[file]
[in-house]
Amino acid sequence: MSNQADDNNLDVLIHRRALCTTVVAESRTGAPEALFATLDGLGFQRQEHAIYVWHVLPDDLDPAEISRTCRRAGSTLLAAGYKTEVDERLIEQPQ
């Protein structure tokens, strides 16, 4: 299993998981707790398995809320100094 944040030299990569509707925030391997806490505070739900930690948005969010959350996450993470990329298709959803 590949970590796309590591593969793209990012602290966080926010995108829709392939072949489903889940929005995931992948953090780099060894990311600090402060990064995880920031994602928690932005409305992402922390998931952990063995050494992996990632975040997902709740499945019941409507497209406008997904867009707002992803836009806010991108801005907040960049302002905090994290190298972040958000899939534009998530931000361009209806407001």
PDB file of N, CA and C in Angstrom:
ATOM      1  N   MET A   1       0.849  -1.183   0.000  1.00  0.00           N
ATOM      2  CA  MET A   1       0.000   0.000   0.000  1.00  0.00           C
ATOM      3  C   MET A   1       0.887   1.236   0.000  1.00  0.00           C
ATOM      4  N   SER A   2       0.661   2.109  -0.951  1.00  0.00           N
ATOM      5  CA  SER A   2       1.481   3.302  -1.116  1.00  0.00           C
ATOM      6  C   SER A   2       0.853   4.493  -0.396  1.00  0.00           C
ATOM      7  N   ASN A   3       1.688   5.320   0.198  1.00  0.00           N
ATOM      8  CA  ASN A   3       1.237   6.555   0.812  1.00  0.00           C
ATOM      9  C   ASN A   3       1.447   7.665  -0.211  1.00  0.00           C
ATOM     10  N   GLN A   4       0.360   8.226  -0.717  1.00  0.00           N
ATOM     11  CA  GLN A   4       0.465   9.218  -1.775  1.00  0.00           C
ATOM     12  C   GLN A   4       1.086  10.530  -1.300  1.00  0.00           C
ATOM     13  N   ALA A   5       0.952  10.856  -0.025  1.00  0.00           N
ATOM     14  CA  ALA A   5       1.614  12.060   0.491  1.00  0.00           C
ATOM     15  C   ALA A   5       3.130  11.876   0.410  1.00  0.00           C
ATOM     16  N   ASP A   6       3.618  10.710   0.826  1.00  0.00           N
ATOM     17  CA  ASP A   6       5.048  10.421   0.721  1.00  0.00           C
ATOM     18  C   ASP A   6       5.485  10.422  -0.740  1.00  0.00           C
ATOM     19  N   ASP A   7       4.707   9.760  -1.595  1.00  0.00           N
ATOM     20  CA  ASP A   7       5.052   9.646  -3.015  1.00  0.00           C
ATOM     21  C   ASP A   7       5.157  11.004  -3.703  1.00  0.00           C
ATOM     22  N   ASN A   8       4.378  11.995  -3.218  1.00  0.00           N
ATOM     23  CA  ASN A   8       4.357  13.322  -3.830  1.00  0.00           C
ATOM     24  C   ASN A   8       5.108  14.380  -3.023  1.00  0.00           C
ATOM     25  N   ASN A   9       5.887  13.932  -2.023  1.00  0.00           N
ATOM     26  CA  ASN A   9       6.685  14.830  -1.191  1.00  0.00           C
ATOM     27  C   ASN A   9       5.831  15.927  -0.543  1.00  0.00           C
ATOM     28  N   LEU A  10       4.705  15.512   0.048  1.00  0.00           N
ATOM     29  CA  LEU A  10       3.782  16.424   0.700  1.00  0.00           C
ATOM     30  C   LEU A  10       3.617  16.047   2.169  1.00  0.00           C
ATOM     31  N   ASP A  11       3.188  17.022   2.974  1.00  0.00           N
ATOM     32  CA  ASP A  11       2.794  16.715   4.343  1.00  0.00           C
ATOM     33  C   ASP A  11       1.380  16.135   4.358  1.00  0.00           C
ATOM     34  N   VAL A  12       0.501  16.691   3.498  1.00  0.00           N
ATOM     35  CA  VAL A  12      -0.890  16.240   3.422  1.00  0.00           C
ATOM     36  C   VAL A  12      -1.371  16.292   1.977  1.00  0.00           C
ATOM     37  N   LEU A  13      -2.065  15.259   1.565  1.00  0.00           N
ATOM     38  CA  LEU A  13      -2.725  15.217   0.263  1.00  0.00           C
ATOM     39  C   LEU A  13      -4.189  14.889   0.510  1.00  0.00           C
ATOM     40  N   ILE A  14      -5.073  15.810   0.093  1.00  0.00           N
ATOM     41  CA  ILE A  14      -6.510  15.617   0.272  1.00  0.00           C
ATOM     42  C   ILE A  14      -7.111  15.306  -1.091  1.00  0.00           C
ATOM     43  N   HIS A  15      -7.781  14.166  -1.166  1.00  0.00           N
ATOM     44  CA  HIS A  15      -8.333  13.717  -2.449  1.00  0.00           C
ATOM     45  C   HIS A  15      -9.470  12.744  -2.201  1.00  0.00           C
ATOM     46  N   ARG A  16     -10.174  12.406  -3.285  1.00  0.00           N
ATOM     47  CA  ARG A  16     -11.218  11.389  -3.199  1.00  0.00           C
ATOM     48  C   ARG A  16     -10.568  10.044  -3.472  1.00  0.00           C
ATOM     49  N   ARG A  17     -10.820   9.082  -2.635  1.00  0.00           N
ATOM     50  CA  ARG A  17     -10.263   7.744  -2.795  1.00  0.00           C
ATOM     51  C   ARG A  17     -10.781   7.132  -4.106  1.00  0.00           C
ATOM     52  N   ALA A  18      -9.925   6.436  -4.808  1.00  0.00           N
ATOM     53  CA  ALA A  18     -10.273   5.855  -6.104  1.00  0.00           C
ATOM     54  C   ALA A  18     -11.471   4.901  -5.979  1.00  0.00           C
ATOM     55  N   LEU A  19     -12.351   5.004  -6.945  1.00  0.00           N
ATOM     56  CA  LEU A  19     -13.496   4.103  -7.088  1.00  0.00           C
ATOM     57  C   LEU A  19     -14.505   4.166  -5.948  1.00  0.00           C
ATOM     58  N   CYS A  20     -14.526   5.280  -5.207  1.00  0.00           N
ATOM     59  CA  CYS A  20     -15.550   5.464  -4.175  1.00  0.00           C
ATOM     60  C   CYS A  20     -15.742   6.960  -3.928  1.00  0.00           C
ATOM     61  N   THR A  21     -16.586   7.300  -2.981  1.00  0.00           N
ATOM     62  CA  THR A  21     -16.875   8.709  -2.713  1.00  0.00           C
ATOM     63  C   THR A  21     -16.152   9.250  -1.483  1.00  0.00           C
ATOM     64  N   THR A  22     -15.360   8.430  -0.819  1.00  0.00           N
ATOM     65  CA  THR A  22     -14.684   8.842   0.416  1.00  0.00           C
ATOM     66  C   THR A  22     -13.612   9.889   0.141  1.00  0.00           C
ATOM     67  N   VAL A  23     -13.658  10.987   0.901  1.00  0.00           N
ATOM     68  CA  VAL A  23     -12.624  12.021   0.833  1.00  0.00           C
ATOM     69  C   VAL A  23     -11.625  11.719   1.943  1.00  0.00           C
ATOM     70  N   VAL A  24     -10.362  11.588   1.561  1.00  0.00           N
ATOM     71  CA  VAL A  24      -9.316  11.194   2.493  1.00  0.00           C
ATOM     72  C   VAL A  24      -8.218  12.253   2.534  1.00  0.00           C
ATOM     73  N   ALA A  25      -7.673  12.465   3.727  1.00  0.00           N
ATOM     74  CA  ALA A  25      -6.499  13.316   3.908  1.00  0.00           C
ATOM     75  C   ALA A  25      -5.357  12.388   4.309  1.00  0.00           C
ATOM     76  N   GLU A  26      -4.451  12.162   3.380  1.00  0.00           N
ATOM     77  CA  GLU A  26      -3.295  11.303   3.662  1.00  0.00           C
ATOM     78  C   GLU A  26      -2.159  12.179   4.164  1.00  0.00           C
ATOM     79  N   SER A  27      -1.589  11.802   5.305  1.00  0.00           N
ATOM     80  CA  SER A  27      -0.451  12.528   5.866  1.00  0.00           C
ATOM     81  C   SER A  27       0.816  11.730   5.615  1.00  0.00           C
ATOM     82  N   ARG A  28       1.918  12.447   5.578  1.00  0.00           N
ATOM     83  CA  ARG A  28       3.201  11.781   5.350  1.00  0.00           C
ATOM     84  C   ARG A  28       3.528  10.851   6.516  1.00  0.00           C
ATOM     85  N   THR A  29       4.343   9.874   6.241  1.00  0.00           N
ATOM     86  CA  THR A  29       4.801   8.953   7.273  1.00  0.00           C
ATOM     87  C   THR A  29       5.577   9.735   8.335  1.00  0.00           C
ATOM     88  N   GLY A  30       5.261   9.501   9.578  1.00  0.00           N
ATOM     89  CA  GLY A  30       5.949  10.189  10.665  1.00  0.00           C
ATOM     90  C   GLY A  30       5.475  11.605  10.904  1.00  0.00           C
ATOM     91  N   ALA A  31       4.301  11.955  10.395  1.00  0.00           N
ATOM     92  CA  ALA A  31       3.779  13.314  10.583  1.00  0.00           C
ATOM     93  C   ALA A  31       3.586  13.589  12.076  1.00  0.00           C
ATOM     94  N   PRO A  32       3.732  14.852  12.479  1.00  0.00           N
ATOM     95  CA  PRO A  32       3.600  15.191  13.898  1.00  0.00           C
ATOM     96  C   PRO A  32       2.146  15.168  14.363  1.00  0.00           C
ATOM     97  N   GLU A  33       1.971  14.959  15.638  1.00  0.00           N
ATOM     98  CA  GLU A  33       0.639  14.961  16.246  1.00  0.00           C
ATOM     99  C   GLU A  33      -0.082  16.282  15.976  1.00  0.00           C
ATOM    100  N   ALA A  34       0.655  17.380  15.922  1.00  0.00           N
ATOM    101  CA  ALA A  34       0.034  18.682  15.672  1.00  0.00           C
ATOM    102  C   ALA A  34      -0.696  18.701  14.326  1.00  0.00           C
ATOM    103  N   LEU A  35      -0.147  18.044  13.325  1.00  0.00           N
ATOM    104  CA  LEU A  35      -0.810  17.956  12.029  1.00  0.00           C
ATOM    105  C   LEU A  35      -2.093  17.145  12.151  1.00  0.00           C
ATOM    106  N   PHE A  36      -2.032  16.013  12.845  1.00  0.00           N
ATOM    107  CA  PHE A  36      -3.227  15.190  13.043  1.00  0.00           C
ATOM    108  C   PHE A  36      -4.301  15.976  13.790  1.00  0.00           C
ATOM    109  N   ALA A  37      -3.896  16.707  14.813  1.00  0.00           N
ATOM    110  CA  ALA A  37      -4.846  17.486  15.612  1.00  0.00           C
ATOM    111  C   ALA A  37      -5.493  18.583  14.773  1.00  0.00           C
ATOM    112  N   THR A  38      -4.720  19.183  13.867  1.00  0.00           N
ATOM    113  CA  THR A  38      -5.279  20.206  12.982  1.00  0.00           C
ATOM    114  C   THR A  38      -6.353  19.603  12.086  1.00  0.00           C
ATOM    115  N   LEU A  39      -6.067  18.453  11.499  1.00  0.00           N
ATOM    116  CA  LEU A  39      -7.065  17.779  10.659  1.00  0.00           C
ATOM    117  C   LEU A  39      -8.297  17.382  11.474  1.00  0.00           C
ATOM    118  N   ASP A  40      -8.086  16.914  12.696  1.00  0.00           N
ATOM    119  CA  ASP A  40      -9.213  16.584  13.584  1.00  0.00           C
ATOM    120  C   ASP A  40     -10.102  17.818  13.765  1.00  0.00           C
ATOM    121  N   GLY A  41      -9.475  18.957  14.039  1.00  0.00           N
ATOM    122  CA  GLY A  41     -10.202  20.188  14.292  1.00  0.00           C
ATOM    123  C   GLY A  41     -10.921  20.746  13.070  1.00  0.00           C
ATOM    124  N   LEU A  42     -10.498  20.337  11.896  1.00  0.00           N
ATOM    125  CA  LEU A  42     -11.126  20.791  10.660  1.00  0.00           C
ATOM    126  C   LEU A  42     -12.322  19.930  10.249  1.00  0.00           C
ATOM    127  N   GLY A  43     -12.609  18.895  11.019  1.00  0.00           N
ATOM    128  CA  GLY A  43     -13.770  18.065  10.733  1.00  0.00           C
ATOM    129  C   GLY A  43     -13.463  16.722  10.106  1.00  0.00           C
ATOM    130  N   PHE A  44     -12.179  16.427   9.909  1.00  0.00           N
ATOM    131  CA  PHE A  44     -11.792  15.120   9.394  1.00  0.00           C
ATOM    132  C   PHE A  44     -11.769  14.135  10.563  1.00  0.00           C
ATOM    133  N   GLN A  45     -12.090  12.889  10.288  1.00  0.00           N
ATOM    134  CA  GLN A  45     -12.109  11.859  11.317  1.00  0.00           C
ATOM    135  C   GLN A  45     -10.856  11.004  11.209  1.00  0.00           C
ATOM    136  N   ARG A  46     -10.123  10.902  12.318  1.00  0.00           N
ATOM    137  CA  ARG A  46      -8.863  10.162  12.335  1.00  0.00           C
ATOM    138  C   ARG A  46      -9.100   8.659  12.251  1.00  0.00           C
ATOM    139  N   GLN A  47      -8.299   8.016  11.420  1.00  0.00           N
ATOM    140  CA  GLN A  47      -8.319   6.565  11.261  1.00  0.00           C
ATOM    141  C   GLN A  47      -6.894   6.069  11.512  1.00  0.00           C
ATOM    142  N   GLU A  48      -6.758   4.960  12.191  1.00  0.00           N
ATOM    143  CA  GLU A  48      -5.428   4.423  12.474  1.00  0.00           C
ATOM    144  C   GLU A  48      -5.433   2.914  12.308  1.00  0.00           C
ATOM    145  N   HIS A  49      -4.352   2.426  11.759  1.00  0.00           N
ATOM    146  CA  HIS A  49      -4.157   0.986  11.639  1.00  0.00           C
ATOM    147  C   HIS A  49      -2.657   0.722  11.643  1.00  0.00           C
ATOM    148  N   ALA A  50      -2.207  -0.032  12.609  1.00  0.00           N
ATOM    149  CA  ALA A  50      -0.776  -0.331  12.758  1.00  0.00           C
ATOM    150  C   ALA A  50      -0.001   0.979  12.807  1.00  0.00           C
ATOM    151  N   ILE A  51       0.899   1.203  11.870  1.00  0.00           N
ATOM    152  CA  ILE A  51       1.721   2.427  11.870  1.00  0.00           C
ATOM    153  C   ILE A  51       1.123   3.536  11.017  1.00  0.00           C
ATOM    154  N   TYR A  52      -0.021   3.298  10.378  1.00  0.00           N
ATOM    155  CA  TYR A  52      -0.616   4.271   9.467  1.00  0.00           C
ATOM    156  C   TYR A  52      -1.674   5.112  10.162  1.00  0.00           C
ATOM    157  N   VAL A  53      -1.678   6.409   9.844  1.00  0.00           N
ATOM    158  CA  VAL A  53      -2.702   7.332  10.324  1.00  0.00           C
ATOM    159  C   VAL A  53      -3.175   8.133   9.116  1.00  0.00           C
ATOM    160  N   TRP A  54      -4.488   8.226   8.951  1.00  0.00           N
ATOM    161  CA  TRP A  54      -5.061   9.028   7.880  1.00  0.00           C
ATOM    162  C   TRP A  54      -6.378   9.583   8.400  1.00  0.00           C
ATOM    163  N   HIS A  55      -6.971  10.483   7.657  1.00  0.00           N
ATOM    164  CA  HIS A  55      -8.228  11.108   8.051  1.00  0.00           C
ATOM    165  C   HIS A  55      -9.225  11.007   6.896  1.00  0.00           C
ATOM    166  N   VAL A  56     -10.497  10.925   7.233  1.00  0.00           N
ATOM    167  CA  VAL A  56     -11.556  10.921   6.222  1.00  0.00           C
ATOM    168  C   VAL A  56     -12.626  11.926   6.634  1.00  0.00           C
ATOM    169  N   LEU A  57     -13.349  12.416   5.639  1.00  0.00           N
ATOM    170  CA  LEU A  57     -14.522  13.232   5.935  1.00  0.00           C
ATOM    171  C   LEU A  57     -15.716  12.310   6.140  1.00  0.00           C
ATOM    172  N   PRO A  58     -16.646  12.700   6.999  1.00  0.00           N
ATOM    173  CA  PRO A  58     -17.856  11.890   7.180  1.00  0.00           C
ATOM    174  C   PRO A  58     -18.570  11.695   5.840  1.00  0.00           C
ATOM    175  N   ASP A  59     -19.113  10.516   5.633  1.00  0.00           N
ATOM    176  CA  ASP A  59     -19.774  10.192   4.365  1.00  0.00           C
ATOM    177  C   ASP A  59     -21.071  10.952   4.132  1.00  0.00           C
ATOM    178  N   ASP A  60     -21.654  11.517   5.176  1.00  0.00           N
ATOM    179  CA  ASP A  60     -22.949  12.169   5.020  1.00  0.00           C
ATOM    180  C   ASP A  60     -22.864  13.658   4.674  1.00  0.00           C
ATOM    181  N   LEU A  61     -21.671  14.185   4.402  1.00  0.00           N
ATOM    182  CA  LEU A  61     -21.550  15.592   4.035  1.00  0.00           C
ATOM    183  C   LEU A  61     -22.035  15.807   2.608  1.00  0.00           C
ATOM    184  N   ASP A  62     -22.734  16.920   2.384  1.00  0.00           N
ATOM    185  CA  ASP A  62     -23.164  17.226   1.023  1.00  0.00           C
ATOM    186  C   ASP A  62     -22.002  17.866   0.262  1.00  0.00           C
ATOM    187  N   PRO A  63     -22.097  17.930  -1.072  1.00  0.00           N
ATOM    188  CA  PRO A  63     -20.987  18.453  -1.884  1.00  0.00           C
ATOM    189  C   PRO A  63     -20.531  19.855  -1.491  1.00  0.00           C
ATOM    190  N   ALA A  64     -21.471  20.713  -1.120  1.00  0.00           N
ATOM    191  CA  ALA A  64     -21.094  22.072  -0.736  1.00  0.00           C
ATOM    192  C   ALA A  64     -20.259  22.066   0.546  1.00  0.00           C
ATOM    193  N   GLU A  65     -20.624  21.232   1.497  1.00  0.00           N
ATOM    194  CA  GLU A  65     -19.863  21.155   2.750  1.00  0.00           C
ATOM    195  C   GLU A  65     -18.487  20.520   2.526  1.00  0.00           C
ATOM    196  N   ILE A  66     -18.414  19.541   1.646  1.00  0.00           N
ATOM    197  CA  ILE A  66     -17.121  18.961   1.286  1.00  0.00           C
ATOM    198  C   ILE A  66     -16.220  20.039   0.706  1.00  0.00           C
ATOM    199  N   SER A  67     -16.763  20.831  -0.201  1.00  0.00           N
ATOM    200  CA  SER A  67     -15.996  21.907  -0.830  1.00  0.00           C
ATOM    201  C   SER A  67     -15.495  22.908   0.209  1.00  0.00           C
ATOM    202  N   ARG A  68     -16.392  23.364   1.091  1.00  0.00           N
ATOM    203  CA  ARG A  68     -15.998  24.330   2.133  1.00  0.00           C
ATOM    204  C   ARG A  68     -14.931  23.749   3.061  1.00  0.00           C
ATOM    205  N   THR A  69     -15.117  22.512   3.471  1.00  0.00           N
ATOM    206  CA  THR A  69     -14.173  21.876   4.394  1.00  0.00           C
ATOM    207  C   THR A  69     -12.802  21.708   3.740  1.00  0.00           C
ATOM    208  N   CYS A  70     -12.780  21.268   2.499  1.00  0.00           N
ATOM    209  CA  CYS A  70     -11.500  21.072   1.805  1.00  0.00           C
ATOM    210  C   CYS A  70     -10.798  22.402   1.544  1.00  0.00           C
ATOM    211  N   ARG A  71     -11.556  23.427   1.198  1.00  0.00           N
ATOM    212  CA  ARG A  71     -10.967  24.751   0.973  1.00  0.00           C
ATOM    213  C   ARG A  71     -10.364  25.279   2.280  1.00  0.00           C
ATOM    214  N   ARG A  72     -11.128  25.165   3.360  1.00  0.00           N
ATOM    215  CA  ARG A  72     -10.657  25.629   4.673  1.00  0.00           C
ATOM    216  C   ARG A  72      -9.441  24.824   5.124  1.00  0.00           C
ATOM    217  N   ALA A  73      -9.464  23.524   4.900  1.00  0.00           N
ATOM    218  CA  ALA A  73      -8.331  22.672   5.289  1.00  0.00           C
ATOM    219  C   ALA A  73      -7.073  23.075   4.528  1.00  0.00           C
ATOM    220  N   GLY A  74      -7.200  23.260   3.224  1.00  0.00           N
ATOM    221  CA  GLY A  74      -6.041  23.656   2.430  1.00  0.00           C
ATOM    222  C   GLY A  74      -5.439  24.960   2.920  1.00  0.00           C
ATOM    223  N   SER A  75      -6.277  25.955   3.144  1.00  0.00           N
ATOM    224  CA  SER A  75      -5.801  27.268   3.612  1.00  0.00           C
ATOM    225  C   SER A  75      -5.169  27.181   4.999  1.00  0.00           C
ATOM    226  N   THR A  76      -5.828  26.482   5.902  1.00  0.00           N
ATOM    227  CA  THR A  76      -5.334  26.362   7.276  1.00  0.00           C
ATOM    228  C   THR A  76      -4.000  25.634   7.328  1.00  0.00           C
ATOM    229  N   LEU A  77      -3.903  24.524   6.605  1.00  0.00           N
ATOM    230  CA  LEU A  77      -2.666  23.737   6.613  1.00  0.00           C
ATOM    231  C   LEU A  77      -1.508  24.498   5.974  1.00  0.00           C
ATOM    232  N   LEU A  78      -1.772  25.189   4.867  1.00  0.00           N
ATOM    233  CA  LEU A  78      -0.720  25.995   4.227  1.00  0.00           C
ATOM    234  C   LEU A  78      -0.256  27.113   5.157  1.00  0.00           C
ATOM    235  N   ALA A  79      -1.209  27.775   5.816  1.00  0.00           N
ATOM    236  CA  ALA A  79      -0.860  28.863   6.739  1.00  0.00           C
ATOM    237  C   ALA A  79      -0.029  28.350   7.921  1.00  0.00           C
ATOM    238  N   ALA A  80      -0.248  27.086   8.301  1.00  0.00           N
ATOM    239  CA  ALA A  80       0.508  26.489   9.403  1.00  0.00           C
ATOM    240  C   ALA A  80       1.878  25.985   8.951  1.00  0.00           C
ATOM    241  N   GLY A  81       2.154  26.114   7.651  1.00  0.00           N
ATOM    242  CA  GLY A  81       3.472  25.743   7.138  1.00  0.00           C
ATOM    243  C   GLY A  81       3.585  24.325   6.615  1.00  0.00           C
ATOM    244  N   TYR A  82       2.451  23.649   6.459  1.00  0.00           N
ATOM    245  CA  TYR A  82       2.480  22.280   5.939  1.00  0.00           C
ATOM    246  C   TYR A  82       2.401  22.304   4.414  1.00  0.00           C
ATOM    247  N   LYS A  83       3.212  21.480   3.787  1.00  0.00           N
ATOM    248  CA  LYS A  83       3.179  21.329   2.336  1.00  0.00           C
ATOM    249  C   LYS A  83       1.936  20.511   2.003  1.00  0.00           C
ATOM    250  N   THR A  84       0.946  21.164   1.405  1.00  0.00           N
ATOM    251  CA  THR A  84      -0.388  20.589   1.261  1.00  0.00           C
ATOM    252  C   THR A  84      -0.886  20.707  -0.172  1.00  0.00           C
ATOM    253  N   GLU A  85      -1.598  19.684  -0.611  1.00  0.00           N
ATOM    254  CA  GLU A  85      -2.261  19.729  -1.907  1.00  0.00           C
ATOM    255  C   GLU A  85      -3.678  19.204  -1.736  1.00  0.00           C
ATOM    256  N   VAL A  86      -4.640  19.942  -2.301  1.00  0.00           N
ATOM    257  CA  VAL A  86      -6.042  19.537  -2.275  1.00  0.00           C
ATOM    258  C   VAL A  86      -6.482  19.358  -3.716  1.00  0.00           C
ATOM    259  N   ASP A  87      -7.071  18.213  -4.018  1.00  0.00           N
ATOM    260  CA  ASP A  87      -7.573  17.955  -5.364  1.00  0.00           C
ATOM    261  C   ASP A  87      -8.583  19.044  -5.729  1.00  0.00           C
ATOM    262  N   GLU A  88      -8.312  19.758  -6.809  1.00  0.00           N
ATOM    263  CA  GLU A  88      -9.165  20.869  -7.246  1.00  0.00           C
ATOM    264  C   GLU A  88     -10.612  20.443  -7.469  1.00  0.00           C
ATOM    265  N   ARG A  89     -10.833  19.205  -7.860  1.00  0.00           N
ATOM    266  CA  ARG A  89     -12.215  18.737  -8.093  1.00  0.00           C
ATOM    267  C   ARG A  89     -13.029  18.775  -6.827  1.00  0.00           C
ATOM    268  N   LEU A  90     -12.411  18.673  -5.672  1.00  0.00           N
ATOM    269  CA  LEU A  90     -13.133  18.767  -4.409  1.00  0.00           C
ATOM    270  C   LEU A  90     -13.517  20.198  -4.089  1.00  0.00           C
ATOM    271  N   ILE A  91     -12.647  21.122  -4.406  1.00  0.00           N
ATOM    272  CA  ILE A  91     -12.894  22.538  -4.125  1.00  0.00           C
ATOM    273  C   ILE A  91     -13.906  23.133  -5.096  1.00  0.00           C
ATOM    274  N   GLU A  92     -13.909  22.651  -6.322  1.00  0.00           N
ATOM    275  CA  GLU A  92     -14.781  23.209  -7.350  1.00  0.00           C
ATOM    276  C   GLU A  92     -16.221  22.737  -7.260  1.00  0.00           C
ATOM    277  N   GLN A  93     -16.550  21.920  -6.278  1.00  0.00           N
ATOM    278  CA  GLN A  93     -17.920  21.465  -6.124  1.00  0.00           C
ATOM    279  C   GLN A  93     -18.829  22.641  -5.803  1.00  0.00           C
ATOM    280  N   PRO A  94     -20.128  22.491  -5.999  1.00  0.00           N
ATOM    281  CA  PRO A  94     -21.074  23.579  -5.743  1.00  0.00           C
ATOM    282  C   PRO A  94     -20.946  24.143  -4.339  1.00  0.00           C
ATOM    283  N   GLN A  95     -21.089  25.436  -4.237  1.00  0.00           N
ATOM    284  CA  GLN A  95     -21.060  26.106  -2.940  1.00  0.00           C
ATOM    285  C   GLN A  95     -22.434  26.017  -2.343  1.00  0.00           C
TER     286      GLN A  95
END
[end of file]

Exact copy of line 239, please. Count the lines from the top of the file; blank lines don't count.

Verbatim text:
ATOM    235  N   ALA A  79      -1.209  27.775   5.816  1.00  0.00           N